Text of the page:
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An analysis of data from 4 phase 2/3 studies provides insight into the effects of guselkumab in psoriatic arthritis based on whether or not a person had prior exposure to TNF inhibitor therapy.
Leveraging data from 4 clinical trials with more than 1500 patients receiving guselkumab offers rheumatologists and other providers with new insight into the effectiveness of the agent for treatment of psoriatic arthritis (PsA) based on whether or not a patient has prior exposure to tumor necrosis factor-α (TNF) inhibitors.1
Using data from the DISCOVER-1,DISCOVER-2, COSMOS, and the phase 2 study of guselkumab, results of the pooled analysis suggest the safety of guselkumab, which remained favorable for up to 2 years, was consistent in patients with psoriatic arthritis with prior exposure to TNF inhibitor therapy and TNF-naïve patients.
“These results demonstrate that guselkumab was well tolerated in studies continuing for 1 to 2 years among patients with moderate-to-severe PsA regardless of TNFi experience and concomitant [methotrexate] use, making the findings relevant to the PsA population in a clinical setting,” wrote investigators. Together with the robust efficacy data, these results further support the long-term use of guselkumab as an initial biologic therapy or in those who have failed or were intolerant to TNFi treatment.”
With TNF inhibitors serving as a first-line therapy for many with PsA, a large percentage of patients with PsA have exposure to TNF inhibitor therapy before switching to biologic therapies, such as the IL-23 inhibitor guselkumab. With this in mind, a team of investigators led by sought to explore the safety of guselkumab based on prior exposure to TNF inhibitor and methotrexate use by performing pooled analyses using data from phase 2 and phase 3 studies.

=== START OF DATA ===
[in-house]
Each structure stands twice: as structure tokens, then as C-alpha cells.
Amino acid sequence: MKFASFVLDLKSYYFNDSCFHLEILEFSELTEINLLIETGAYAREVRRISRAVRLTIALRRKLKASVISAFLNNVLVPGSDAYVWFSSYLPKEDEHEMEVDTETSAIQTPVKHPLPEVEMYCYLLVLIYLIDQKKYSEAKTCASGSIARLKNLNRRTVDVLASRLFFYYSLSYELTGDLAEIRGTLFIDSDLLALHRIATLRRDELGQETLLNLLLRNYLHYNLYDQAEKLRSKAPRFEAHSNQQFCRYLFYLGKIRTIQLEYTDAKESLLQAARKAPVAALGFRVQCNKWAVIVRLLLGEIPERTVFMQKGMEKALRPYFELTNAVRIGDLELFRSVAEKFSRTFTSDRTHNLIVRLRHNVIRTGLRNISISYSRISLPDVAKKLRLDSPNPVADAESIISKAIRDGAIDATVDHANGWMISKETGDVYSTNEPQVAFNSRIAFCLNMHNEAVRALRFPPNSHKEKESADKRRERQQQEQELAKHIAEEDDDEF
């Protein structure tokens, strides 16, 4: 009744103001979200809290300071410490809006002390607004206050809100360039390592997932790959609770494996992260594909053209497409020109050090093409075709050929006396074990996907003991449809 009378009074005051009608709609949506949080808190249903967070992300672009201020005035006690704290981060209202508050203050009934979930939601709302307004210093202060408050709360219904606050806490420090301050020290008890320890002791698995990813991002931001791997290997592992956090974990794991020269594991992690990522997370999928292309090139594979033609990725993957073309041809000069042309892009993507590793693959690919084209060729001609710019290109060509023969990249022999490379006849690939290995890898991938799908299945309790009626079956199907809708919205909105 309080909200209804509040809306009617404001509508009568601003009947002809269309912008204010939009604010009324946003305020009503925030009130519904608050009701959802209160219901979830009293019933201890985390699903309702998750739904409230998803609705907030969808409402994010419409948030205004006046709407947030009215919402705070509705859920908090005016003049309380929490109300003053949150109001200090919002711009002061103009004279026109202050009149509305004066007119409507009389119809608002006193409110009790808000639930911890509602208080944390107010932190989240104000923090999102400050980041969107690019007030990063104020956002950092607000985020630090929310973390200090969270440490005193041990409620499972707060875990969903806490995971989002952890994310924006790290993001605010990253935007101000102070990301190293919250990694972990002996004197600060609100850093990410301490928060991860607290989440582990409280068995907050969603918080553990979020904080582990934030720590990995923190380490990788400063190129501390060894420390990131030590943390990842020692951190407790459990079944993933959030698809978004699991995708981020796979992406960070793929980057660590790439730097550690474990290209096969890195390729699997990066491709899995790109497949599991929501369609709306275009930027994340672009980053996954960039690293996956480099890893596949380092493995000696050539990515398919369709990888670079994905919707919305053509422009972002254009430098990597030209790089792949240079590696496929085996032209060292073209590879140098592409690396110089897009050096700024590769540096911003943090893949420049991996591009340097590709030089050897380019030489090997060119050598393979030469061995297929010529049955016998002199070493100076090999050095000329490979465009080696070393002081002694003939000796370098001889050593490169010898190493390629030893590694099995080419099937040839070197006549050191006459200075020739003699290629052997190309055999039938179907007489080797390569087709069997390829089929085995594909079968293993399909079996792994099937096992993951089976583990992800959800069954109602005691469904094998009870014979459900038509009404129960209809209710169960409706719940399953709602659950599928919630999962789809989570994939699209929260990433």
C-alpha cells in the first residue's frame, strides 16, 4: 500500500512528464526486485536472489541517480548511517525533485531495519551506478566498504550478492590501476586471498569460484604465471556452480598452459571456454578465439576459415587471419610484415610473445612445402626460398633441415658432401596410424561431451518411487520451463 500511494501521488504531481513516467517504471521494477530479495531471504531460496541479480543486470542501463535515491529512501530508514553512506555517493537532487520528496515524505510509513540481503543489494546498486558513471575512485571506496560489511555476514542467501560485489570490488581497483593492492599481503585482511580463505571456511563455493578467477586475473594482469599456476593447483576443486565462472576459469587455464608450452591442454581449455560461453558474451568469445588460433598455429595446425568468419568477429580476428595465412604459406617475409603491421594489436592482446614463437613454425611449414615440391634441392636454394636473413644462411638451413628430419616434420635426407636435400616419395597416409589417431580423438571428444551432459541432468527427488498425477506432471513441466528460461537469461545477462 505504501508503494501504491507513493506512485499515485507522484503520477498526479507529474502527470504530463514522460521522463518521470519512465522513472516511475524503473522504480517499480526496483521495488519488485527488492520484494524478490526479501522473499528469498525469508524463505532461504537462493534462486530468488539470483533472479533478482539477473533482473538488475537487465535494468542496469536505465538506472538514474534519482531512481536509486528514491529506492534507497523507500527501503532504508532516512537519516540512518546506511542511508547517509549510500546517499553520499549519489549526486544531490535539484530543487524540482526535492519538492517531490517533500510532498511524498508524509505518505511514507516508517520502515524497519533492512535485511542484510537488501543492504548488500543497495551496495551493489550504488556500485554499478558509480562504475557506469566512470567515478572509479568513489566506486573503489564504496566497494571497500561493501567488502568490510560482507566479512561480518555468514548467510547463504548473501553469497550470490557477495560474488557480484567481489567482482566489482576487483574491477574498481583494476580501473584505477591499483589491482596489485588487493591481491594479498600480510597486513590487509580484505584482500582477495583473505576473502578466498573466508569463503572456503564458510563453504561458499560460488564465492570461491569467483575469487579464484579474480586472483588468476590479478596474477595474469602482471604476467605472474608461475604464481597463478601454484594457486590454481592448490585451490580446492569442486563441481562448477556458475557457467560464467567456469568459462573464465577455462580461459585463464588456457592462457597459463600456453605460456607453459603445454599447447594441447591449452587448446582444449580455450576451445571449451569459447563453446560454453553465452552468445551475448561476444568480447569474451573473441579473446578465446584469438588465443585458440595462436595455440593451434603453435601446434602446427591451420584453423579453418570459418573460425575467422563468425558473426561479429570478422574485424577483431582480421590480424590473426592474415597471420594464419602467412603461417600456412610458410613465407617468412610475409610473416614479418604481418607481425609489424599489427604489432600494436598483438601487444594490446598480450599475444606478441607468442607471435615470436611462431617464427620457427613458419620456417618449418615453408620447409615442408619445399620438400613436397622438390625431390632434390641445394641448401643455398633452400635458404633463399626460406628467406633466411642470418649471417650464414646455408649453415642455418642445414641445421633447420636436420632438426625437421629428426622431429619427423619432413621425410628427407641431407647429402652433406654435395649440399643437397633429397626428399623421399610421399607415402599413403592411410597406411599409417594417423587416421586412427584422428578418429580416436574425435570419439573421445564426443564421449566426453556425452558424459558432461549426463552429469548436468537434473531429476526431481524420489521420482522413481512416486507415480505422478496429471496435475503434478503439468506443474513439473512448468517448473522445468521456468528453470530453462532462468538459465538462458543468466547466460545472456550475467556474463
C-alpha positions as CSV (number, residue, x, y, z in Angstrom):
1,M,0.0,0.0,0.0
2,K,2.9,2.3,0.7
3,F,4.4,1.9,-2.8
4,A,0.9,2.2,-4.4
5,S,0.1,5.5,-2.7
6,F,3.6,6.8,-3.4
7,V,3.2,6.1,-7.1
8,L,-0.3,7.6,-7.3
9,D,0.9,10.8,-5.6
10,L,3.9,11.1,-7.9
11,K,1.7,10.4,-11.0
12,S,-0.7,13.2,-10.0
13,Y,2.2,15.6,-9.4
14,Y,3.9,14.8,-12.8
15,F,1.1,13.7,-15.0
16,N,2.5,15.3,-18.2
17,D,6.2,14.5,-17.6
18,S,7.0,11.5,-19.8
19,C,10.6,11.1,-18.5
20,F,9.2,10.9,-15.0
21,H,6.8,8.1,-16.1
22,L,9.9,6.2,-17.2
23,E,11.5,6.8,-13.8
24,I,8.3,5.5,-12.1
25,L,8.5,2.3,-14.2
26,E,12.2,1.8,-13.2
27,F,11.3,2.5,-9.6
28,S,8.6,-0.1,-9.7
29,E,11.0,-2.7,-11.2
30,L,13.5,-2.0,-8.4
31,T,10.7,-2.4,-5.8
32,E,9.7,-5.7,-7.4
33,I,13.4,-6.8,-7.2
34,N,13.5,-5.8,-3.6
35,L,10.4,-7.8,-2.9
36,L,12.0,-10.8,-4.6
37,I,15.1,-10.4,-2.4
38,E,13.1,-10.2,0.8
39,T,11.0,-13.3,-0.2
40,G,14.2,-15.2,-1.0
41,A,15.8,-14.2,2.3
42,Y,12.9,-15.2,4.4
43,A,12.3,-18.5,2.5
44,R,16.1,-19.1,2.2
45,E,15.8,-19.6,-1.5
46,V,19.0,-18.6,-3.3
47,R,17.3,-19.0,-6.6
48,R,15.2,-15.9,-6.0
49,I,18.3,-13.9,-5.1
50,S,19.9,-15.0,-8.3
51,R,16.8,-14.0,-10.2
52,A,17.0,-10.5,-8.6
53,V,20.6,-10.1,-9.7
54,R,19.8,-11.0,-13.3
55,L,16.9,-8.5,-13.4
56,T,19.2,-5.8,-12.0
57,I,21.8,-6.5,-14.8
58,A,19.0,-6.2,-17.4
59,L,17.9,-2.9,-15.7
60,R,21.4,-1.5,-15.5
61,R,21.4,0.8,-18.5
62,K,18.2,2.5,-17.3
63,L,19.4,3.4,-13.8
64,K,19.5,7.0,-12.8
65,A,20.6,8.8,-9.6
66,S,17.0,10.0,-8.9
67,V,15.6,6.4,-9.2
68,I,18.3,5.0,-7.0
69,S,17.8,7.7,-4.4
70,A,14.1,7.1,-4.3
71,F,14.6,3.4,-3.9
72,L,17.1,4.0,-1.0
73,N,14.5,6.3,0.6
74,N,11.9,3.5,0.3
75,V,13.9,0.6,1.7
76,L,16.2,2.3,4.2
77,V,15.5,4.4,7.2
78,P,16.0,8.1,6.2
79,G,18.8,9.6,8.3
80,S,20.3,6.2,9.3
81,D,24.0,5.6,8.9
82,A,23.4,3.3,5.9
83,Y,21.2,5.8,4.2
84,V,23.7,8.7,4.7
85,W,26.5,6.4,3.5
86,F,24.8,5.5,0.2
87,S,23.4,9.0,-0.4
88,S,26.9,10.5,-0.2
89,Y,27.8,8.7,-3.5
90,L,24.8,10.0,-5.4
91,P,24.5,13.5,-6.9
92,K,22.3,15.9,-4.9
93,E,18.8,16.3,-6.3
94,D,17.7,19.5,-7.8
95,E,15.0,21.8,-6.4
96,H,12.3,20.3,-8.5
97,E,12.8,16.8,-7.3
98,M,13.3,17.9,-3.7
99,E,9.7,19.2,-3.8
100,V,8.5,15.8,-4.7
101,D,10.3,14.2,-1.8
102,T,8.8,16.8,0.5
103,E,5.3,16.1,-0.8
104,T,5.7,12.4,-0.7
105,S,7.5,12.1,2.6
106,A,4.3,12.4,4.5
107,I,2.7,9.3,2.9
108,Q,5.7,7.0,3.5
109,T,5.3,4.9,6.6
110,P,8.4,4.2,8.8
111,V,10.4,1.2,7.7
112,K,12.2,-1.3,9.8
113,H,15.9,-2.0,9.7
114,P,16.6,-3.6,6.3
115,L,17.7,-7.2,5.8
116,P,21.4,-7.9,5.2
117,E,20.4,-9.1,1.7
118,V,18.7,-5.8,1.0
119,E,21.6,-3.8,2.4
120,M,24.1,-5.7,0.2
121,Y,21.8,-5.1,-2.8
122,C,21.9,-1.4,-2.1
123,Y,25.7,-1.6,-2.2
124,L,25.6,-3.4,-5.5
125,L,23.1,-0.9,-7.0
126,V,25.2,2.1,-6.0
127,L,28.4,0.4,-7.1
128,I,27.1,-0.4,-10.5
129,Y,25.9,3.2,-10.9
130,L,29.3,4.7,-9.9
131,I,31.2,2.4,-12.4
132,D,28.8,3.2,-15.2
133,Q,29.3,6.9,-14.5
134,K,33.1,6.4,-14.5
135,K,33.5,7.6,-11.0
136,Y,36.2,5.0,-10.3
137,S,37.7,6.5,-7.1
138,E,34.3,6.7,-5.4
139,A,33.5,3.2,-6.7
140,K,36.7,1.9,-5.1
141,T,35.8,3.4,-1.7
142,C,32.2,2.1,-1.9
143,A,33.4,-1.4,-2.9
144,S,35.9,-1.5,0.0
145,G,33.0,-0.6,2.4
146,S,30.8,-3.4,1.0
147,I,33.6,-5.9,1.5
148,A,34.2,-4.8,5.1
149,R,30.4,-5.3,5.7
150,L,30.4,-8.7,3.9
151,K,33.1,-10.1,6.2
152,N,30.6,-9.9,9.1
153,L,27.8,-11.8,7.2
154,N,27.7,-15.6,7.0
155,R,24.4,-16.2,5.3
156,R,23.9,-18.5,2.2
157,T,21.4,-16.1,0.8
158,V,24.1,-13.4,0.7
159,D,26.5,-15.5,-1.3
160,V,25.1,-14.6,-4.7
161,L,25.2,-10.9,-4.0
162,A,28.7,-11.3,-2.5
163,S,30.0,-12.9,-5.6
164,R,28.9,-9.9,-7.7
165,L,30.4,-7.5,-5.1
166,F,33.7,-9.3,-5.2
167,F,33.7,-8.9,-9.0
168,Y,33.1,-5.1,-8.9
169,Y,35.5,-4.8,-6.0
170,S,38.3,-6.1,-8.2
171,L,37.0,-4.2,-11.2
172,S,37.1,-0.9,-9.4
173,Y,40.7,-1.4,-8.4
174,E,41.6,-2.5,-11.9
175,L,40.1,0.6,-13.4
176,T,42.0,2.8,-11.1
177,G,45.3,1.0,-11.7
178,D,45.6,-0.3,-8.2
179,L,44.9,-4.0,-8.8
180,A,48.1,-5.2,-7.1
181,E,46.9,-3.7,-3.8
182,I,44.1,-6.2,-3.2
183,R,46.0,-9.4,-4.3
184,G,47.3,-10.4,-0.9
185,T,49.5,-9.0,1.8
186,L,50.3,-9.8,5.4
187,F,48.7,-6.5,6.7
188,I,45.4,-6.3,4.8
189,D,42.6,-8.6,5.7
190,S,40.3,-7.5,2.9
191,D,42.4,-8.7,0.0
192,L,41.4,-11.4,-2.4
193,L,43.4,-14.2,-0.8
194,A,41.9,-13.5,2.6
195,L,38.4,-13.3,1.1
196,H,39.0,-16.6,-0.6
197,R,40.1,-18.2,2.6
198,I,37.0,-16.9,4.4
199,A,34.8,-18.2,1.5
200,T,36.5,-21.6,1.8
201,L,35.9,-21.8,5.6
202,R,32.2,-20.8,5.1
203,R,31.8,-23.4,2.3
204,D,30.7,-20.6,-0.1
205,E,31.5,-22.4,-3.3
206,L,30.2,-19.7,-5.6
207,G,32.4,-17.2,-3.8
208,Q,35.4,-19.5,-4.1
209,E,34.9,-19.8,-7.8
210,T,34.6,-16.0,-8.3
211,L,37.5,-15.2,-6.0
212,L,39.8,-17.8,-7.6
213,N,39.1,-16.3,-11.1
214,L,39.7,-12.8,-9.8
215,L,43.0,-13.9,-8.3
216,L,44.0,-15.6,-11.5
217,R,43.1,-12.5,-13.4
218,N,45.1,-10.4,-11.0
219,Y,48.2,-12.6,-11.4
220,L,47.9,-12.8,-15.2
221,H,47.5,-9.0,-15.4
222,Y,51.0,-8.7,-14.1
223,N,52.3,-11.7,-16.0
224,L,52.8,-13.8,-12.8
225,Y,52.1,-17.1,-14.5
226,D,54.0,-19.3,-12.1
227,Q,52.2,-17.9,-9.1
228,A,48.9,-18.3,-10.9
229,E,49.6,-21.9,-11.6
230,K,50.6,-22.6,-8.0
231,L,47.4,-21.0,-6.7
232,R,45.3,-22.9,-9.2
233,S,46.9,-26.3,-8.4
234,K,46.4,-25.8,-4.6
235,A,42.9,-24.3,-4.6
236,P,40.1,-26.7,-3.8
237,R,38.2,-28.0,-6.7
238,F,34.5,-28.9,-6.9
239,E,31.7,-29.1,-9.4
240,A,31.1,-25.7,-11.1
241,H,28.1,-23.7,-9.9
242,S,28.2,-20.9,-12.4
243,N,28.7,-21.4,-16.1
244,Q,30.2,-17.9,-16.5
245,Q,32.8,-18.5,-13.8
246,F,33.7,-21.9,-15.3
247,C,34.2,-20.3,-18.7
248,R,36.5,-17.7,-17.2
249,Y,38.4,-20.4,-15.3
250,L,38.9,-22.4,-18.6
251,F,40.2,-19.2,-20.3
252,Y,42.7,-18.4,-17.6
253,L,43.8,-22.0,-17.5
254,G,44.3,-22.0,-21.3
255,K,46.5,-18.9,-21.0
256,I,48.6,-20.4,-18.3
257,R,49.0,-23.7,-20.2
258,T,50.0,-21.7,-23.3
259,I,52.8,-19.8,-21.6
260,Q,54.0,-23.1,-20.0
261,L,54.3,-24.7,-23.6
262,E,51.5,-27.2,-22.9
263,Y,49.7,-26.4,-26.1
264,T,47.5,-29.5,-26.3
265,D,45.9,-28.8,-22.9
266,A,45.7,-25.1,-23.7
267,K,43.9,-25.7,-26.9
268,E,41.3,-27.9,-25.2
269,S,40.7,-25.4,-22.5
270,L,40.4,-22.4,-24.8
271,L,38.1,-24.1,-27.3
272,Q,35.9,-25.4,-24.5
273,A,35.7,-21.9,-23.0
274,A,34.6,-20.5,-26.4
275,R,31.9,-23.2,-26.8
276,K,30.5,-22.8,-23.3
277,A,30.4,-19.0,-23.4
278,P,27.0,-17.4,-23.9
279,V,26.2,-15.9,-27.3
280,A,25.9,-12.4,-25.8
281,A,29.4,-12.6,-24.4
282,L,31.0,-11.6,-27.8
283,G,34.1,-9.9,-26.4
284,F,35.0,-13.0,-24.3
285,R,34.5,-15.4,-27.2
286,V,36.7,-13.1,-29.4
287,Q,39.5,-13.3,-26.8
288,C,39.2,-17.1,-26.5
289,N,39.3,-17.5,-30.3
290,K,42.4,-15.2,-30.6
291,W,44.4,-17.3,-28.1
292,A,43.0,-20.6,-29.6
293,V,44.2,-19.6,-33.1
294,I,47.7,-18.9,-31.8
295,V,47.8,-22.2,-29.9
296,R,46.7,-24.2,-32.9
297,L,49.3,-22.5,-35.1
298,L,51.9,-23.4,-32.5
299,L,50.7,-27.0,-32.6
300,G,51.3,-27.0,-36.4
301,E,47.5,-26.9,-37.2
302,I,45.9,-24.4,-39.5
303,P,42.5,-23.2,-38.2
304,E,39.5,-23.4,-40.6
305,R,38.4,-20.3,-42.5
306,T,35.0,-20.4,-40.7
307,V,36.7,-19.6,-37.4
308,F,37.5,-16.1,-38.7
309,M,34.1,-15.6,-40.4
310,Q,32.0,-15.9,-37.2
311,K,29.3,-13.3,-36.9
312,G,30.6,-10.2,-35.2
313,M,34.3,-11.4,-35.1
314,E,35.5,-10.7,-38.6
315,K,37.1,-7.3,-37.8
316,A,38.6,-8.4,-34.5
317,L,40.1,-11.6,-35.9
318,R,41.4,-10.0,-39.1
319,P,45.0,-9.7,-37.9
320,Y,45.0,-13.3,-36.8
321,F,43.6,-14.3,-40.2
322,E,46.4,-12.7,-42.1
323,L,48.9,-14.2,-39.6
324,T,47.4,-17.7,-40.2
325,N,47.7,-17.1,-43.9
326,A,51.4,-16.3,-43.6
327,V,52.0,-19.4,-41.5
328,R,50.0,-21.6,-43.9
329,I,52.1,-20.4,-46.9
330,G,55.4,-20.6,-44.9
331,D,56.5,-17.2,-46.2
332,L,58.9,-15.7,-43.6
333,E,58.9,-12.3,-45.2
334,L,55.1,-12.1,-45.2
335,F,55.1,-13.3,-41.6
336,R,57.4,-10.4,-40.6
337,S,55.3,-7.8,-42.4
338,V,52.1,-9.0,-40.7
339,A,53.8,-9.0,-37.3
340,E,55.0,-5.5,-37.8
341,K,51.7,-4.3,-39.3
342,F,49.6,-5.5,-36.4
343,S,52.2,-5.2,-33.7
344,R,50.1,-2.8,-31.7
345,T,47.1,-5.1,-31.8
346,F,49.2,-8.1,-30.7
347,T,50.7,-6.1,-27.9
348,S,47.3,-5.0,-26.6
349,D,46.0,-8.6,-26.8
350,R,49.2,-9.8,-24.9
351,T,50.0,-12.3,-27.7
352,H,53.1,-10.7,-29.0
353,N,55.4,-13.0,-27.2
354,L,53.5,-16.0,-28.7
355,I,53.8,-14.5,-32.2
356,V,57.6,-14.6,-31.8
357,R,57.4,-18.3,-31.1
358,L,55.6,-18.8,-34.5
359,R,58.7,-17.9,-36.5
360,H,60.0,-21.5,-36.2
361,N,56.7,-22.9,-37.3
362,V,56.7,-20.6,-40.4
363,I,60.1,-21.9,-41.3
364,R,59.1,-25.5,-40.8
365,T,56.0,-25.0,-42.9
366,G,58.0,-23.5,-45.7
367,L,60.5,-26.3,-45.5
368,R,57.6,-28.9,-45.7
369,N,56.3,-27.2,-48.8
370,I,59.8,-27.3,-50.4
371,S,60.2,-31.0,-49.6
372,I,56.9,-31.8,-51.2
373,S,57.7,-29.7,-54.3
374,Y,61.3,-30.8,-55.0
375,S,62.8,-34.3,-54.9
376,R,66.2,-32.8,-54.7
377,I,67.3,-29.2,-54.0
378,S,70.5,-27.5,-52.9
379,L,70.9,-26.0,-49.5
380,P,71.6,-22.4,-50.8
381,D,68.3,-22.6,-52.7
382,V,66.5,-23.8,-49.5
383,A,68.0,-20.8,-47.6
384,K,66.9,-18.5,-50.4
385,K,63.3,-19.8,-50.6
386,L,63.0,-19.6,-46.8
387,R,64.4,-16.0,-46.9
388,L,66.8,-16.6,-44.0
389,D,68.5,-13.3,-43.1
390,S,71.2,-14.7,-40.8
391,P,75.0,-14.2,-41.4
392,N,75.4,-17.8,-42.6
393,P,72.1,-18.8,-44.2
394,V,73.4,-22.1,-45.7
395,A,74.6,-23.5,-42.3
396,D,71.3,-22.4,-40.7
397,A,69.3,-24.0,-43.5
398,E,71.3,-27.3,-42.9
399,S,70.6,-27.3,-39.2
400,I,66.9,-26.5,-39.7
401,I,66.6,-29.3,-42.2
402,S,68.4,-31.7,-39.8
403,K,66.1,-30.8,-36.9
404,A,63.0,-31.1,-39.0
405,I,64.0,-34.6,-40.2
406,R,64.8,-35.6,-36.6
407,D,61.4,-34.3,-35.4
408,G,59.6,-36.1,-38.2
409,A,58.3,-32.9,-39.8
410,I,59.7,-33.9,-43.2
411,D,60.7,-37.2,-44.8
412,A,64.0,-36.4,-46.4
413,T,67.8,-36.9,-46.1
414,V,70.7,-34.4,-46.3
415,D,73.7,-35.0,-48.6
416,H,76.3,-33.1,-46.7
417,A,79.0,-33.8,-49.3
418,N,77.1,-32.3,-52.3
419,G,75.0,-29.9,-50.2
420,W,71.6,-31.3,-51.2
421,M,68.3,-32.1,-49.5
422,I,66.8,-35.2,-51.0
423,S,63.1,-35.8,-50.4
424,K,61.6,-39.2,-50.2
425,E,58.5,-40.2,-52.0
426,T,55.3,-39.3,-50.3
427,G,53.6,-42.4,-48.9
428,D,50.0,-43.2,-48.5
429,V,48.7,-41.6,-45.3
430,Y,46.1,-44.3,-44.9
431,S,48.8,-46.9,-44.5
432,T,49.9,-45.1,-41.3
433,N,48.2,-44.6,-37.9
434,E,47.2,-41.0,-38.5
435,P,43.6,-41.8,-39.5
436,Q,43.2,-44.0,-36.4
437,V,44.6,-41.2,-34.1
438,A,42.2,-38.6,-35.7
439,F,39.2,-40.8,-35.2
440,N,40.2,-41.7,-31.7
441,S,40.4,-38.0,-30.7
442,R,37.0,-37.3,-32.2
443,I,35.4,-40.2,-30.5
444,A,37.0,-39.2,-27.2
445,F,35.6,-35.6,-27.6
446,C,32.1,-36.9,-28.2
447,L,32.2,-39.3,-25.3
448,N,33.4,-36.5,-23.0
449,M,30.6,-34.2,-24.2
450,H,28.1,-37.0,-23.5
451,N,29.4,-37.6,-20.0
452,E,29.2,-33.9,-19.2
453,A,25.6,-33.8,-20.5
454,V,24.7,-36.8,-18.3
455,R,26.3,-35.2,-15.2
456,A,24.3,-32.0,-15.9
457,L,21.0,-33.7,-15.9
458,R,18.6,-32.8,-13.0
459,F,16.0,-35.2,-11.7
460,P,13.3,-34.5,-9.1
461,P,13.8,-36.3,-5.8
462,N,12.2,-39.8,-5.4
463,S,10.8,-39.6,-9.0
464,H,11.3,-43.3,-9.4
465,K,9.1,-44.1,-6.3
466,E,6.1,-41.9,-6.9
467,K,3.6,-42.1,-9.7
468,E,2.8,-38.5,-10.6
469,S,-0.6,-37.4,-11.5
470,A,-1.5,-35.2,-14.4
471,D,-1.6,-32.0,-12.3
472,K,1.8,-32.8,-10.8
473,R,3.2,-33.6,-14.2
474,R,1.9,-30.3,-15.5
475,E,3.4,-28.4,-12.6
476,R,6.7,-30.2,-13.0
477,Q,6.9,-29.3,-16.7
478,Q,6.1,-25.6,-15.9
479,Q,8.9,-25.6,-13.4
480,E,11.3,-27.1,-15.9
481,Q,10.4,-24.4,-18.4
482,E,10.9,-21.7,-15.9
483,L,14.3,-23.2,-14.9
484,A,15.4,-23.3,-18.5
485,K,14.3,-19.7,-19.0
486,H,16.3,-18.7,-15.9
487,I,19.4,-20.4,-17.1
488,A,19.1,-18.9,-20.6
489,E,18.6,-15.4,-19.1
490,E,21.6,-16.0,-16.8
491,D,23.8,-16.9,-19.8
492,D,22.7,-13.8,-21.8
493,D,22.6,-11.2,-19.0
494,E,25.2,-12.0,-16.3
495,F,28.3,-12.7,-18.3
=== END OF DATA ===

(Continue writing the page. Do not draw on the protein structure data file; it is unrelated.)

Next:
To do so, investigators pooled data from the phase 2 study of guselkumab as well as the DISCOVER-1, DISCOVER-2, and COSMOS studies. From these studies, patients obtained data related to 1554 randomized patients, with 373, 664, and 517 randomized to guselkumab every 4 weeks, guselkumab every 8 weeks, and placebo therapy. The primary outcome of interest for the analyses was the time-adjusted adverse event rates, which was expressed as events per 100 patient-years. Investigators pointed out clinical laboratory findings were also assessed during the placebo-controlled period and through end of study.
Upon analysis, results indicated the adverse rates among those without prior exposure through week 24 were 220.8 per 100 person-years compared to 251.6 per 100 person-years among those with prior exposure to TNF inhibitor therapy among those in the combined guselkumab group. Among those receiving placebo, the adverse event rate in analyses comparing pooled populations of guselkumab recipients against placebo recipients, results indicated the guselkumab group had an adverse event rate of 196.1 per 100 person-years among those without prior exposure to TNF inhibitors and 303.0 per 100 person-years in those with prior exposure to TNF inhibitors.
In long-term evaluations, results suggested the low adverse event rates observed through 24 weeks were maintained among guselkumab-treated patients, with rates of 136.69 and 174.0 per 100 person-years, respectively, among those without TNF inhibitor exposure and those with TNF inhibitor exposure. Investigators also pointed out rates of adverse events leading to discontinuation, serious adverse events, and other adverse events of interests were consistent between placebo and guselkumab-treated patients through week 24 treatment regardless of prior TNF inhibitor use and remained low through the end of the studies.
Investigators pointed out multiple limitations within their study for clinicians to consider when interpreting findings. Among these was a lack of comparator after the first 24 weeks and the trials not being powered for rare events. Investigators also pointed out DISCOVER-2 was the only study to follow patients with PsA for 2 years, with the other 3 trials included limited to just 1 year of follow-up.